The taste of good weather we had this weekend is a reminder to rehash some good habits when burning debris or when you're out camping in Michigan.

Forest Fire Fighting
ThinkStock; Rick Olson

Most of Michigan’s wildfires occur in the spring – April, May and June. The Michigan DNR says April is when wildfires start becoming a problem. “One out of three wildfires in Michigan is started by someone who did not take proper precautions or obtain a burn permit before burning yard debris,” said Dan Laux, DNR fire prevention specialist. “Many people look outside and think the snow and spring rains have taken the edge off the wildfire danger, but that's not the case.

“The dried leaves, needles and brown grass from last year are still there. When the weather is warm, folks want to get out and clean up their yards. They don’t realize that all it takes is one strong wind gust catching an ember to ignite a wildfire.”

He added that the brown, dead grass could be damp from showers in the morning, but if the sun comes out and the winds pick up, there can be fires that afternoon. That’s how quickly conditions change.

Laux said this is why planning is so vital before a match is even lit.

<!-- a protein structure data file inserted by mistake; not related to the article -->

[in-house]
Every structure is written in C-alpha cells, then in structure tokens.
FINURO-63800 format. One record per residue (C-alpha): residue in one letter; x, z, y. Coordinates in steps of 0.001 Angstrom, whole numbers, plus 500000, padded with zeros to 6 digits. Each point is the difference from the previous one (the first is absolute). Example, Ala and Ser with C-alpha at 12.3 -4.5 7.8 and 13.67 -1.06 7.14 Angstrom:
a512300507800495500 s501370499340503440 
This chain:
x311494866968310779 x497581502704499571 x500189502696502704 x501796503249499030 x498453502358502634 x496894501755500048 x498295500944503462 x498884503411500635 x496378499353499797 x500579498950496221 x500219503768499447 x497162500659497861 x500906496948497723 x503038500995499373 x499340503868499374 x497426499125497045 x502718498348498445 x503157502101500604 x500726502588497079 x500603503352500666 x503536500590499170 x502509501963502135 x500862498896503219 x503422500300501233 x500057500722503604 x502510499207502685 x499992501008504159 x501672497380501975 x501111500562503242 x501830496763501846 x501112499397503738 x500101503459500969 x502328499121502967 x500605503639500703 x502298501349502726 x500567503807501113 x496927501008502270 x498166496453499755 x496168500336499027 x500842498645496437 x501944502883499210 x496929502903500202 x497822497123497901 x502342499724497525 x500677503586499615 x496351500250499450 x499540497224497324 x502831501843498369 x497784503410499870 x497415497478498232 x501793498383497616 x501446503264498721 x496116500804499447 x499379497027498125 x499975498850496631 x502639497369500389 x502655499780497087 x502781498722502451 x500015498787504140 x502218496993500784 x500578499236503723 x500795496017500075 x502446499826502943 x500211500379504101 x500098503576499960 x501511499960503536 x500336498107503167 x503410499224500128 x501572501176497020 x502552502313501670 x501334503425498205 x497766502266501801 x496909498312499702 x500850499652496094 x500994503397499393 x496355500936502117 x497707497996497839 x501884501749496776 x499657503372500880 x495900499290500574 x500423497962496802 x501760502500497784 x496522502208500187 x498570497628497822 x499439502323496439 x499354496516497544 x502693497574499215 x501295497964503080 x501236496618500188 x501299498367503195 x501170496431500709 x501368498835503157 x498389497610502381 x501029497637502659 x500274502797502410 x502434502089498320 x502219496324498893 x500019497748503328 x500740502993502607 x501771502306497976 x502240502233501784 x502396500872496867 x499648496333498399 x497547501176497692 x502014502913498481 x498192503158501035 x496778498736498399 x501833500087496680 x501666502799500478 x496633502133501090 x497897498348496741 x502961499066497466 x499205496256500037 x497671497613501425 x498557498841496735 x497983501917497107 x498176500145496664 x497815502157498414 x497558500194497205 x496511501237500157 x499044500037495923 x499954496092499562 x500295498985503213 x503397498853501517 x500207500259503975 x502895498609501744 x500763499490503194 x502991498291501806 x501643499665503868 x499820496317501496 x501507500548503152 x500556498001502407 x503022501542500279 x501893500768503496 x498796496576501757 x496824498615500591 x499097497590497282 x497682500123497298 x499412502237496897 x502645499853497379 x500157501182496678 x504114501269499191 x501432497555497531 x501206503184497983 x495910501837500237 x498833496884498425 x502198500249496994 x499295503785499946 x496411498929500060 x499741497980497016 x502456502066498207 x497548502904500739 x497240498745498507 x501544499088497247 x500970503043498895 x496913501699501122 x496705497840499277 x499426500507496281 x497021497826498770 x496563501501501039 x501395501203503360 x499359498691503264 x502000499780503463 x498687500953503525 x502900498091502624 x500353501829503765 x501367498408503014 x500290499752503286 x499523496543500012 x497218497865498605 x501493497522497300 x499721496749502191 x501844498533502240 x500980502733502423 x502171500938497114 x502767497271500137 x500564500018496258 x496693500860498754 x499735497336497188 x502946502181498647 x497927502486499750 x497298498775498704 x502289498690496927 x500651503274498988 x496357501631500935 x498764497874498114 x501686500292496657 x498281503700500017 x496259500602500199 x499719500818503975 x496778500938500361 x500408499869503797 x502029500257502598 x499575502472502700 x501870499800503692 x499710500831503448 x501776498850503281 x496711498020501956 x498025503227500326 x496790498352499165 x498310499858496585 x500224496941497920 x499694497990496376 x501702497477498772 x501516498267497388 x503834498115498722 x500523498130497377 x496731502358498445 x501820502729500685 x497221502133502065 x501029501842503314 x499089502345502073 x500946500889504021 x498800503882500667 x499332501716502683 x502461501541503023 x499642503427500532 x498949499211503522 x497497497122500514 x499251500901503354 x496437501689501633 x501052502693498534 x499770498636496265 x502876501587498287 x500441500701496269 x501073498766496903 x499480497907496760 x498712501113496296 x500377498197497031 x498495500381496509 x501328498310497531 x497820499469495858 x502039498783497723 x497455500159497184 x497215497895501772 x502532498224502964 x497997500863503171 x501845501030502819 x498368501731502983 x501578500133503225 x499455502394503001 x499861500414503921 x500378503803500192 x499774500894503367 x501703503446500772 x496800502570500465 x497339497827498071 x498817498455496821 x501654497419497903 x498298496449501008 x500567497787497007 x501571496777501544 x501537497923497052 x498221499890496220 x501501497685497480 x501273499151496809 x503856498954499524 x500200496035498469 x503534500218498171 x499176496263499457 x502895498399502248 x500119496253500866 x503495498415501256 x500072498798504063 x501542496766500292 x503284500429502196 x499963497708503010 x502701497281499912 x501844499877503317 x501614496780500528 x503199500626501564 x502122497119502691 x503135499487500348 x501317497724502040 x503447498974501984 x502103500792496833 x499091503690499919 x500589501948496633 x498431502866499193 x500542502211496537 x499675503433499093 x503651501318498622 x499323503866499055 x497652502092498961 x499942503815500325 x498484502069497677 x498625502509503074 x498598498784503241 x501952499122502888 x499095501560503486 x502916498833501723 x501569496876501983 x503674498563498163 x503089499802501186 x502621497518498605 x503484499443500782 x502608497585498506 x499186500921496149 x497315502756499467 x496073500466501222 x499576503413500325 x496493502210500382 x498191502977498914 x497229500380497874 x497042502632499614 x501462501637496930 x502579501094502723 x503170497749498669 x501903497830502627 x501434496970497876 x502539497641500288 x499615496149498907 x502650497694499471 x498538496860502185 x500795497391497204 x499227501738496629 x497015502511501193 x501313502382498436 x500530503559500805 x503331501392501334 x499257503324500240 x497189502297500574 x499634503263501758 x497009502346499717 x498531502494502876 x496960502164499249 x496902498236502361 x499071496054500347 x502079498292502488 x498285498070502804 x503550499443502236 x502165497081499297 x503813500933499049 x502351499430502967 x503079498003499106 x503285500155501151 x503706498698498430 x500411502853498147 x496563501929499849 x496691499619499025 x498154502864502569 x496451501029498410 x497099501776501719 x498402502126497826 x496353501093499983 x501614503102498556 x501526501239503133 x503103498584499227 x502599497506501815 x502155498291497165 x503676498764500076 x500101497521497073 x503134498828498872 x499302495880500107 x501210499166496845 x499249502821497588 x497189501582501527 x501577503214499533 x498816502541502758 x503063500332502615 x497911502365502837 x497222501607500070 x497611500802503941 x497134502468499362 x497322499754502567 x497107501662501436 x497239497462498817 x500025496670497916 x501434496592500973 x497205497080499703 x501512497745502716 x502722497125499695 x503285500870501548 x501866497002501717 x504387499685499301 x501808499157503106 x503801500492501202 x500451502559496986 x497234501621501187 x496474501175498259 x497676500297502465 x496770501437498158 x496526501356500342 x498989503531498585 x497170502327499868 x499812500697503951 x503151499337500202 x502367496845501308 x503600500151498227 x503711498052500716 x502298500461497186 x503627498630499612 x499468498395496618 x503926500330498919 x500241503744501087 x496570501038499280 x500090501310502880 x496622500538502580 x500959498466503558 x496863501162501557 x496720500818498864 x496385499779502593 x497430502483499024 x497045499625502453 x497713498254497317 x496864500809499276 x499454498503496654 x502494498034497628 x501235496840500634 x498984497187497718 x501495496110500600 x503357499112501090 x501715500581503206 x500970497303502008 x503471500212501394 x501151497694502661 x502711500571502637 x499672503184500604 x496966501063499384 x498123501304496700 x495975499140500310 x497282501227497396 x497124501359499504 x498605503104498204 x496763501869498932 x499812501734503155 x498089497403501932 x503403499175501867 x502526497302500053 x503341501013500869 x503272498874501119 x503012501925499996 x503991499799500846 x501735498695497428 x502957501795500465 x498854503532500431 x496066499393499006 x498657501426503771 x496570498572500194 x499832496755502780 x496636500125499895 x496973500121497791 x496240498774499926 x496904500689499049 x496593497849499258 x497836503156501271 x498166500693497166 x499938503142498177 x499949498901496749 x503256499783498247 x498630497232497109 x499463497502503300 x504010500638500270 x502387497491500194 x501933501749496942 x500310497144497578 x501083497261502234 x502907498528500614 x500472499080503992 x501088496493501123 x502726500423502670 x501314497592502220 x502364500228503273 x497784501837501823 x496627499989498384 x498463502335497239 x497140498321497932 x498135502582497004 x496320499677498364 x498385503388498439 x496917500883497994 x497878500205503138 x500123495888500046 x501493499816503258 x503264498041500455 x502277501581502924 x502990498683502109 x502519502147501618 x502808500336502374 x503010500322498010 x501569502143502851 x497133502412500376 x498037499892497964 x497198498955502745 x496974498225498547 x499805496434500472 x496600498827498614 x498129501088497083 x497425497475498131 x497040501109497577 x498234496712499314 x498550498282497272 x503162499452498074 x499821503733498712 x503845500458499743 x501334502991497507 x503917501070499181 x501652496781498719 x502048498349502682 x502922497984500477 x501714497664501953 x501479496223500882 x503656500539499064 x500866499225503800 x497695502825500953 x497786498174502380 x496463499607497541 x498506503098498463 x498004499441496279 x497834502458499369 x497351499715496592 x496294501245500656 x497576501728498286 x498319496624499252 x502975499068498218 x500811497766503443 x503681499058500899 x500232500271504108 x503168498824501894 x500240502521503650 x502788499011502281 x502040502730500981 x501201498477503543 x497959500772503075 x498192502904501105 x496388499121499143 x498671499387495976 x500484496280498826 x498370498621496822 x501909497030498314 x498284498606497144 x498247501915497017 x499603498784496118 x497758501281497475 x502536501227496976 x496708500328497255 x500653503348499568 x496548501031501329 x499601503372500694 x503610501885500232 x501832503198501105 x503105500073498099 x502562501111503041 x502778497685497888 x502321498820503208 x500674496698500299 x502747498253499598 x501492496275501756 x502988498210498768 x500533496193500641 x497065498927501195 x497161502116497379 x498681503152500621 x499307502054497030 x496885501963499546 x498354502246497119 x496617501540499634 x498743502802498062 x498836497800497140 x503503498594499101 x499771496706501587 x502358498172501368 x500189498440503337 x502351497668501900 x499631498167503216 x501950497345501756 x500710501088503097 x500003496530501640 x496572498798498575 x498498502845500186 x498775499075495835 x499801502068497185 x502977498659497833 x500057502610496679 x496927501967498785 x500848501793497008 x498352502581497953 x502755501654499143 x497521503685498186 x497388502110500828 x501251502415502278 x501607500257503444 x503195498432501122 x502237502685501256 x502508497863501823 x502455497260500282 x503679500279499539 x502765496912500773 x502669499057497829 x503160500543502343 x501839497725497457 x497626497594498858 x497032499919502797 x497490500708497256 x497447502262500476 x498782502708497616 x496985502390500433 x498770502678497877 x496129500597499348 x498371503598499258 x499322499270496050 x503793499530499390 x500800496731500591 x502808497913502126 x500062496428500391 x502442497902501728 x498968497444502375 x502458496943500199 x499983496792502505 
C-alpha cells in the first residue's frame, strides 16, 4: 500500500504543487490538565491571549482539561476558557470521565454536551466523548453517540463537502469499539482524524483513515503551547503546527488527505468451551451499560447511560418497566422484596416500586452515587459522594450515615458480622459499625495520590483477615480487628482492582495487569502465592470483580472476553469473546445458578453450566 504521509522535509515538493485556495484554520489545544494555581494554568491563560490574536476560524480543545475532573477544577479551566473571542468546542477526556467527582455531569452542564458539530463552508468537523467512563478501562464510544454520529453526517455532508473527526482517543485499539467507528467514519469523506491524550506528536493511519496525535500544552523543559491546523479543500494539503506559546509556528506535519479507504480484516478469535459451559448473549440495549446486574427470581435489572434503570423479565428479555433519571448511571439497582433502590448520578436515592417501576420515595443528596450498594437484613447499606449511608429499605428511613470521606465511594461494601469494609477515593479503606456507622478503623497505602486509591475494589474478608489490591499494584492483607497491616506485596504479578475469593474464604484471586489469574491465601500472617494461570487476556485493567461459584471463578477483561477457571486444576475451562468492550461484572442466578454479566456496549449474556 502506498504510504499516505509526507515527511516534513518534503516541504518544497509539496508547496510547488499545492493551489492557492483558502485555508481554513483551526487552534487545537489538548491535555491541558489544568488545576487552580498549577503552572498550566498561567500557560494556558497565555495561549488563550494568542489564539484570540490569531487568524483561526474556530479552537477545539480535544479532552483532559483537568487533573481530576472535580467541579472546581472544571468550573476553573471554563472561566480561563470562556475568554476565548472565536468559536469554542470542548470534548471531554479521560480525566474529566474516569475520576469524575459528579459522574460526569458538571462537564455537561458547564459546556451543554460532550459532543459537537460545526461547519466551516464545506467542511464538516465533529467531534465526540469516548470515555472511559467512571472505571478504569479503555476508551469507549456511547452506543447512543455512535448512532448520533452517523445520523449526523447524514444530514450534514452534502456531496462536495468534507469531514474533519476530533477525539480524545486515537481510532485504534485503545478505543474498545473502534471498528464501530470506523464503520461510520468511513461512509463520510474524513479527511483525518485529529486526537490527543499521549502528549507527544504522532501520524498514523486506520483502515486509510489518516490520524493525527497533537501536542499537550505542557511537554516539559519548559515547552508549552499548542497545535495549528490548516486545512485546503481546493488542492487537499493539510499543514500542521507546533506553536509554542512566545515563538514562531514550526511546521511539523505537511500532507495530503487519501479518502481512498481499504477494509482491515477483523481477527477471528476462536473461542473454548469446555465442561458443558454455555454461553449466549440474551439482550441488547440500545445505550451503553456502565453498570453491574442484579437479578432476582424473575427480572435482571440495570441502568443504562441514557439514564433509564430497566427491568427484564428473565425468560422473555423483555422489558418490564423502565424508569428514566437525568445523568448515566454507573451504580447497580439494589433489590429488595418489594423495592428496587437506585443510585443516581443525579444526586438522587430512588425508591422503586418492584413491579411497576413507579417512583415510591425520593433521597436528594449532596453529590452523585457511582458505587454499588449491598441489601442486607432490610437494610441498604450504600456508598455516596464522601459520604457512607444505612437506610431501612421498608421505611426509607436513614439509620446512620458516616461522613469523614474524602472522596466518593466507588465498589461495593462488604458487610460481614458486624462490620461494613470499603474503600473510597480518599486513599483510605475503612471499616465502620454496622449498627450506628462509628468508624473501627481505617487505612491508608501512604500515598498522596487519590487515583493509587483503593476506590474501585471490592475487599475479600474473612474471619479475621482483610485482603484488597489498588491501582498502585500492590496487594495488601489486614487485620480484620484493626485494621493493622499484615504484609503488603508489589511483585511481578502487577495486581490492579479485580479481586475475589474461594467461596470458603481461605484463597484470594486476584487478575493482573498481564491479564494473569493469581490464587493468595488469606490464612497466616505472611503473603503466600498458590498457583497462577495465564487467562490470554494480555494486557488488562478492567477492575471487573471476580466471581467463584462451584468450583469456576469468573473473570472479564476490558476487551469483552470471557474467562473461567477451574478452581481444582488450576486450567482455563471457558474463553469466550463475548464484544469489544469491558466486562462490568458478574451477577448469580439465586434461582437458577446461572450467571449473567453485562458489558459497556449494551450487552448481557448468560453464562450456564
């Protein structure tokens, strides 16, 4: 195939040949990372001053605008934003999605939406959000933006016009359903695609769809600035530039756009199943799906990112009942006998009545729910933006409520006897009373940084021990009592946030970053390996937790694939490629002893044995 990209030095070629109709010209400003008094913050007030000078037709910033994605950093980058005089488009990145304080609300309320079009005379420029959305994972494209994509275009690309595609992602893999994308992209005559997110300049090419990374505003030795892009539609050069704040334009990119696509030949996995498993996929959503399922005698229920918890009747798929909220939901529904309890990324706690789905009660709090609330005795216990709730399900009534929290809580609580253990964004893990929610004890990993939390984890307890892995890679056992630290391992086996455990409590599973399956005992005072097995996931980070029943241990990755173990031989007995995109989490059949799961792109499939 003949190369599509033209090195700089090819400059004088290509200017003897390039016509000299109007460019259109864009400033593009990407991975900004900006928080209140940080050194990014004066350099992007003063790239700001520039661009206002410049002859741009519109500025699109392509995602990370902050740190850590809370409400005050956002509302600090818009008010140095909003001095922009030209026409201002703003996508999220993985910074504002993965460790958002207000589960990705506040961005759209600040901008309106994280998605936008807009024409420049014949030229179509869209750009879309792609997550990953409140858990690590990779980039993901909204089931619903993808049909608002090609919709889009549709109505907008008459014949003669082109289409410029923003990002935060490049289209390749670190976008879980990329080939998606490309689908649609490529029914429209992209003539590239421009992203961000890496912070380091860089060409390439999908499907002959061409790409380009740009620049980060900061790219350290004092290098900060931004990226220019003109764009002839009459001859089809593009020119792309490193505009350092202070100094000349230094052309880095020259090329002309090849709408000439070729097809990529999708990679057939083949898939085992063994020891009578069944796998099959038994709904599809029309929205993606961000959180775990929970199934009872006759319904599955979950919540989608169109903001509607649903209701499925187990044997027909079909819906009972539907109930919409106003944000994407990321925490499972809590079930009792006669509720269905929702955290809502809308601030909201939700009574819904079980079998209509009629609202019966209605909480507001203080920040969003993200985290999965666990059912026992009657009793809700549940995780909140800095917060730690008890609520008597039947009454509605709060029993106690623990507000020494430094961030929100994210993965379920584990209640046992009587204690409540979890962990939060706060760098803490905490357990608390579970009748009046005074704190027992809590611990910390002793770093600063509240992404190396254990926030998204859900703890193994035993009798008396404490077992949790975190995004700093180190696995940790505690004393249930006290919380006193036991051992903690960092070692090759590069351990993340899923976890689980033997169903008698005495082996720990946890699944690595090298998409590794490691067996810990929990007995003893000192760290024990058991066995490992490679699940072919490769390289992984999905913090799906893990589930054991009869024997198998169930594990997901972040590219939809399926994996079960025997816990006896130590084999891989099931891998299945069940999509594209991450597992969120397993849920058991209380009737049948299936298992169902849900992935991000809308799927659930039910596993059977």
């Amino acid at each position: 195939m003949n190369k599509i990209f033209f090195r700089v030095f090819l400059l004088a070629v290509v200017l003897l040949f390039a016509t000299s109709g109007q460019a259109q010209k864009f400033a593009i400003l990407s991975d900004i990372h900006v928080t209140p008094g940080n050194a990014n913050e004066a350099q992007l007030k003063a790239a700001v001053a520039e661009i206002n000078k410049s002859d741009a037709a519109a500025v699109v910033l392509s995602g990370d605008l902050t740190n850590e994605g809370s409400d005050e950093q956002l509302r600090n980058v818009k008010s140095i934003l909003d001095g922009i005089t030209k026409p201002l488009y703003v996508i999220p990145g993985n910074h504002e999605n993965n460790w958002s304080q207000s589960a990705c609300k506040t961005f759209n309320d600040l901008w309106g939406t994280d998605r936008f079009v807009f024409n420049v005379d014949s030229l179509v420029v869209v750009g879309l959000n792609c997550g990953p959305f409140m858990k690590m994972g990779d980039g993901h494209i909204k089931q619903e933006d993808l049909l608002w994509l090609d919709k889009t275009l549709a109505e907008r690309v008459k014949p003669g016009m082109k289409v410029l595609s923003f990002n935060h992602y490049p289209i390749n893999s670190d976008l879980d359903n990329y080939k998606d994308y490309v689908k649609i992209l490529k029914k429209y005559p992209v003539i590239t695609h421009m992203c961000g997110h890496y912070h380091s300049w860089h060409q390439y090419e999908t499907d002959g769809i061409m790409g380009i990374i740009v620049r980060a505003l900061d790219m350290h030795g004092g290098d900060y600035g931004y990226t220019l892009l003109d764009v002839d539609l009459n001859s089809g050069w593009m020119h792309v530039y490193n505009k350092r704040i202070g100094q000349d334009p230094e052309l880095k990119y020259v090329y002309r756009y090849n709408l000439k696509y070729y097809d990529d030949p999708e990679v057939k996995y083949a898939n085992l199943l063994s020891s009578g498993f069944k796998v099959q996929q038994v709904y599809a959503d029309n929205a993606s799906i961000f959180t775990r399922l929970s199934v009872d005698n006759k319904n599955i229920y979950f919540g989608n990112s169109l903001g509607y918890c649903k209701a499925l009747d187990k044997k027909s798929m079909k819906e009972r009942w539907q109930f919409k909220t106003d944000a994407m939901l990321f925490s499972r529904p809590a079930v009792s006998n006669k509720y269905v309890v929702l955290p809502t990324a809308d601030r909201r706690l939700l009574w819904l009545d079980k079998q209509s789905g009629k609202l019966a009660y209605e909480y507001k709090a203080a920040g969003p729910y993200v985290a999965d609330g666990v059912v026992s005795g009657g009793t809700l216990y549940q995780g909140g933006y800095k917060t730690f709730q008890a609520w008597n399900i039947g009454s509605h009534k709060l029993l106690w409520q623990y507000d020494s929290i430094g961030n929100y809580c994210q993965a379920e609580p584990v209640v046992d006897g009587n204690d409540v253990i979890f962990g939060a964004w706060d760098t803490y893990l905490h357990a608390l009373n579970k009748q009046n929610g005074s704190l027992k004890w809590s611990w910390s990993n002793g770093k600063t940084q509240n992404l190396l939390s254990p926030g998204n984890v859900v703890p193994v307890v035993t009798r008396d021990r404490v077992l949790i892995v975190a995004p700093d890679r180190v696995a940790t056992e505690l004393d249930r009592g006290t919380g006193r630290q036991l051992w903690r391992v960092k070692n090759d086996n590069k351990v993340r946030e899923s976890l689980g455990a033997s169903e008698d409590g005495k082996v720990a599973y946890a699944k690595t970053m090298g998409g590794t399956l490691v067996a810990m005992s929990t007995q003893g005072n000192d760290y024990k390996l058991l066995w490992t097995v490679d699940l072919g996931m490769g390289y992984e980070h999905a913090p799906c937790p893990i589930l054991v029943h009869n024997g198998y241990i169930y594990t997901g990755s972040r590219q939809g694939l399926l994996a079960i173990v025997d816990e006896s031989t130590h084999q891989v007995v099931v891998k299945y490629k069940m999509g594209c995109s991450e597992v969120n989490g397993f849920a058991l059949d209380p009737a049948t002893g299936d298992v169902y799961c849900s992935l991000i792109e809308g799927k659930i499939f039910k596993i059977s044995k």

A person is required to get a burn permit prior to burning brush and debris in Michigan. Residents in the northern Lower Peninsula and Upper Peninsula can obtain a free burn permit by visiting or by calling 866-922-2876. Residents in southern Michigan should contact their local fire department or township office to see if burning is permitted in their area.

In addition to obtaining a burn permit, the DNR recommends people take the following steps to help prevent wildfires:

  • Pay attention to the fire danger in your area. Don’t burn debris when conditions are dry or windy. Unsafe burning of leaves, brush, and other debris is a main cause of wildfires.
  • Consider composting or mulching yard debris rather than burning it.
  • Clear away flammable material surrounding the fire so it won’t creep into dry vegetation.
  • Keep campfires small, and do not leave before they are fully extinguished.
  • Be sure to douse fires with plenty of water, stir, and add more water until everything is wet.
  • Do not cover a campfire with soil; it may simply smolder before coming back to life.
  • Embers can reignite. Make sure they are out completely.

“Be safe and smart when it comes to fire,” Laux said. “Fire prevention is everyone’s responsibility.”

For more tips on how to safeguard homes and property from wildfire risk, please visit


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